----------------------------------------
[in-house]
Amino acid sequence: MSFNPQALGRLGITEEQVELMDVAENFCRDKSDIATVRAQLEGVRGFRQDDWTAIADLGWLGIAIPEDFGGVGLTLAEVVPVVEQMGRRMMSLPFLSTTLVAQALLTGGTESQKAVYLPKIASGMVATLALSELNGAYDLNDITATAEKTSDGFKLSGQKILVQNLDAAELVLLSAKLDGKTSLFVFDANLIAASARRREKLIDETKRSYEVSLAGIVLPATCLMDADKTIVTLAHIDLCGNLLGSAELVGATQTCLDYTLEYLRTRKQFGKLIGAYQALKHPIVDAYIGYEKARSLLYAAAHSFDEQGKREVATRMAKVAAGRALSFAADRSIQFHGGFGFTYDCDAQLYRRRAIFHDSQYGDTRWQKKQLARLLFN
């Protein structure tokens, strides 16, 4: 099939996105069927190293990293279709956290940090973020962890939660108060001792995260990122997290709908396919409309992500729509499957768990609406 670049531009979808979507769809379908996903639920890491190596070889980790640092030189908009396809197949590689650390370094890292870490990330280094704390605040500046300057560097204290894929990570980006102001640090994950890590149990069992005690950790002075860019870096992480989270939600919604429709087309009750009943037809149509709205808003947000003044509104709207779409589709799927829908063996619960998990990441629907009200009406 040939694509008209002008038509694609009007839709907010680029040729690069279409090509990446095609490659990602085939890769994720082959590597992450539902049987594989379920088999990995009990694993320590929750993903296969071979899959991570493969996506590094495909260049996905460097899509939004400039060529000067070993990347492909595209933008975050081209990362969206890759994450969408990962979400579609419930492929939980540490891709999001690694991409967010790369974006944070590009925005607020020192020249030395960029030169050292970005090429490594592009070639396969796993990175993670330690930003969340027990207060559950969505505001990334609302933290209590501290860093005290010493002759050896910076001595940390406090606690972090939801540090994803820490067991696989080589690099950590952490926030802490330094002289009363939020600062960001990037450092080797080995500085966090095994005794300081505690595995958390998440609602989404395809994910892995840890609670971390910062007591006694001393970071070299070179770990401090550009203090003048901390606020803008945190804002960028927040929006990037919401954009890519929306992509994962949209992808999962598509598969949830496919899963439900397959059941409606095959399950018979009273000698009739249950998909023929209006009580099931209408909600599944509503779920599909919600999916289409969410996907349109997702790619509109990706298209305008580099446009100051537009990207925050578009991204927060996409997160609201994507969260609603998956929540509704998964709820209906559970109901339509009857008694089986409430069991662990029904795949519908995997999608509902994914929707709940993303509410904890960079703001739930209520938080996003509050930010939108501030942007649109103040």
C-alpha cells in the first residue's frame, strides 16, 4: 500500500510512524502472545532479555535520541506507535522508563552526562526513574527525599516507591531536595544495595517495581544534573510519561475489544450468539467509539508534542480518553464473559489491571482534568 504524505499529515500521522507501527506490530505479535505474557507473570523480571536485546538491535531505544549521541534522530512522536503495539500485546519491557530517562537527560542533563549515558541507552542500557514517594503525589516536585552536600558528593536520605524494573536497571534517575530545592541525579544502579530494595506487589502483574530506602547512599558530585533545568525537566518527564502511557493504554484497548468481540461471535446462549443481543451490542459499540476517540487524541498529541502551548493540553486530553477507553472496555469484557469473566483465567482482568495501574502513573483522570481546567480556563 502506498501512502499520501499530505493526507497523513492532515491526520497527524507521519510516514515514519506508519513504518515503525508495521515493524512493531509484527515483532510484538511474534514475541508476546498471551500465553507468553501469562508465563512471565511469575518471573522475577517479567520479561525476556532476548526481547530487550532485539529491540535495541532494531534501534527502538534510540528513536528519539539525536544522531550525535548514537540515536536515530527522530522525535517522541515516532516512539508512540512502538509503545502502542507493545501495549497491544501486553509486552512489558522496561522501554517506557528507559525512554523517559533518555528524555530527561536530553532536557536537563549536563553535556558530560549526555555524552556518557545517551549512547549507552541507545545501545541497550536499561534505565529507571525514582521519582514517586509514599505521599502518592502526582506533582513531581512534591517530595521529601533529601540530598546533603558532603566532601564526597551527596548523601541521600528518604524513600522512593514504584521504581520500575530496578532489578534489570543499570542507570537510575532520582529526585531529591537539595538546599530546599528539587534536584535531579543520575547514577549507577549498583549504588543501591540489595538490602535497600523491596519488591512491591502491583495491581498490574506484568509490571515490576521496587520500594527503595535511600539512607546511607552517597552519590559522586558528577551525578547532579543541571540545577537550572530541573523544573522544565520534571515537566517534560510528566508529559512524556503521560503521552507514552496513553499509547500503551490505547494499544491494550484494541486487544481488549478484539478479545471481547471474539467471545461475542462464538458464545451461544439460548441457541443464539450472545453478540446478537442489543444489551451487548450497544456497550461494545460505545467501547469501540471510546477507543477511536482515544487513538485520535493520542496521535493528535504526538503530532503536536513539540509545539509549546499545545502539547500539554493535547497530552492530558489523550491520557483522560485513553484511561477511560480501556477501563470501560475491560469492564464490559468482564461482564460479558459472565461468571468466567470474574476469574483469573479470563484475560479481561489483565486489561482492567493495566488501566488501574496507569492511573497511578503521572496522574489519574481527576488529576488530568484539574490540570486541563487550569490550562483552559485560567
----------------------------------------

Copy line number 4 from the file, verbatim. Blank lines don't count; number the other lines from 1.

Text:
C-alpha cells in the first residue's frame, strides 16, 4: 500500500510512524502472545532479555535520541506507535522508563552526562526513574527525599516507591531536595544495595517495581544534573510519561475489544450468539467509539508534542480518553464473559489491571482534568 504524505499529515500521522507501527506490530505479535505474557507473570523480571536485546538491535531505544549521541534522530512522536503495539500485546519491557530517562537527560542533563549515558541507552542500557514517594503525589516536585552536600558528593536520605524494573536497571534517575530545592541525579544502579530494595506487589502483574530506602547512599558530585533545568525537566518527564502511557493504554484497548468481540461471535446462549443481543451490542459499540476517540487524541498529541502551548493540553486530553477507553472496555469484557469473566483465567482482568495501574502513573483522570481546567480556563 502506498501512502499520501499530505493526507497523513492532515491526520497527524507521519510516514515514519506508519513504518515503525508495521515493524512493531509484527515483532510484538511474534514475541508476546498471551500465553507468553501469562508465563512471565511469575518471573522475577517479567520479561525476556532476548526481547530487550532485539529491540535495541532494531534501534527502538534510540528513536528519539539525536544522531550525535548514537540515536536515530527522530522525535517522541515516532516512539508512540512502538509503545502502542507493545501495549497491544501486553509486552512489558522496561522501554517506557528507559525512554523517559533518555528524555530527561536530553532536557536537563549536563553535556558530560549526555555524552556518557545517551549512547549507552541507545545501545541497550536499561534505565529507571525514582521519582514517586509514599505521599502518592502526582506533582513531581512534591517530595521529601533529601540530598546533603558532603566532601564526597551527596548523601541521600528518604524513600522512593514504584521504581520500575530496578532489578534489570543499570542507570537510575532520582529526585531529591537539595538546599530546599528539587534536584535531579543520575547514577549507577549498583549504588543501591540489595538490602535497600523491596519488591512491591502491583495491581498490574506484568509490571515490576521496587520500594527503595535511600539512607546511607552517597552519590559522586558528577551525578547532579543541571540545577537550572530541573523544573522544565520534571515537566517534560510528566508529559512524556503521560503521552507514552496513553499509547500503551490505547494499544491494550484494541486487544481488549478484539478479545471481547471474539467471545461475542462464538458464545451461544439460548441457541443464539450472545453478540446478537442489543444489551451487548450497544456497550461494545460505545467501547469501540471510546477507543477511536482515544487513538485520535493520542496521535493528535504526538503530532503536536513539540509545539509549546499545545502539547500539554493535547497530552492530558489523550491520557483522560485513553484511561477511560480501556477501563470501560475491560469492564464490559468482564461482564460479558459472565461468571468466567470474574476469574483469573479470563484475560479481561489483565486489561482492567493495566488501566488501574496507569492511573497511578503521572496522574489519574481527576488529576488530568484539574490540570486541563487550569490550562483552559485560567